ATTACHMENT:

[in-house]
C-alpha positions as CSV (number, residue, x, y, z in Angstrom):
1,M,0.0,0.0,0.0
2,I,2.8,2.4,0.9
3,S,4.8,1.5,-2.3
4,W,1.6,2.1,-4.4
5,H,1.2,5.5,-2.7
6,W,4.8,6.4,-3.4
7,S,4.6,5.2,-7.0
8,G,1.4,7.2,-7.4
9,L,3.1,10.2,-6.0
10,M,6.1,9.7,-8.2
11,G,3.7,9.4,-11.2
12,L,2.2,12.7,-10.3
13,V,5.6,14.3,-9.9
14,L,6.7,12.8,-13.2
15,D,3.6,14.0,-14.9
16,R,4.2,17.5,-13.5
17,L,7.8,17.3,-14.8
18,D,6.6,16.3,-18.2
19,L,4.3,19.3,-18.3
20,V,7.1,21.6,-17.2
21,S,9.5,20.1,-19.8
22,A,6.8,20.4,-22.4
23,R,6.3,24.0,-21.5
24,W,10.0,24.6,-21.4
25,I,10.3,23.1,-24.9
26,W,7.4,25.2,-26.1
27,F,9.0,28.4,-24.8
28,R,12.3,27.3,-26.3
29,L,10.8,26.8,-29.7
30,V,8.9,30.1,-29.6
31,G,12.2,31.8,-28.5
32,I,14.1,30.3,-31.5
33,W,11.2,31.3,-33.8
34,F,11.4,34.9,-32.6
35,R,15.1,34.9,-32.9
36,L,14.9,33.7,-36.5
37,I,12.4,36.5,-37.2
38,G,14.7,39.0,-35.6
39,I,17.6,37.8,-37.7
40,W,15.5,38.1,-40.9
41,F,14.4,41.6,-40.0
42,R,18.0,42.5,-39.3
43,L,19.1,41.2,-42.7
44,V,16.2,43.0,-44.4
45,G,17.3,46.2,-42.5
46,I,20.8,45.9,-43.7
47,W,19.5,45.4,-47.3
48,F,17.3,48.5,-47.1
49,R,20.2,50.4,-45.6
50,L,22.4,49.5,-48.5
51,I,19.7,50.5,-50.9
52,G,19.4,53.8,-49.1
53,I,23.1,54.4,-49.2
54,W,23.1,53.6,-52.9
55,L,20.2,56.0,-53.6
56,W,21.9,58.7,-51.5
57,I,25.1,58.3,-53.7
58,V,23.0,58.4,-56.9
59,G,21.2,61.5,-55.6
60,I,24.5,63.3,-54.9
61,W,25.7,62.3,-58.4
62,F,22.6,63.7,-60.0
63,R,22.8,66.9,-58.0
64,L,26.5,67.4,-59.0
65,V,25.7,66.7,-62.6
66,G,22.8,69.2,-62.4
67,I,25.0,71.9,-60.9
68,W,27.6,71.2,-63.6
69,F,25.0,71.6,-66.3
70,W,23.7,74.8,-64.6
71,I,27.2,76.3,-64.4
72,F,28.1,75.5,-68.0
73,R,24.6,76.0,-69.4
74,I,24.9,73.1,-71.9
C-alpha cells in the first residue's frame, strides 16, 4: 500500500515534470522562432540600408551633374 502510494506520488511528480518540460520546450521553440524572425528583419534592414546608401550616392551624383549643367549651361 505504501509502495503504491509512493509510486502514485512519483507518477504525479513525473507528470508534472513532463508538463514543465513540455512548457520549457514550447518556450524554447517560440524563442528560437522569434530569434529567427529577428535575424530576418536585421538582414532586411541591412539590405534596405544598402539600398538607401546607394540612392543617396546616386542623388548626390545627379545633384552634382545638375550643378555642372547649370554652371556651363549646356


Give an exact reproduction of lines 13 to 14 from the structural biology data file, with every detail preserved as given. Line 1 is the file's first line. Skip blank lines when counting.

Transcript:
11,G,3.7,9.4,-11.2
12,L,2.2,12.7,-10.3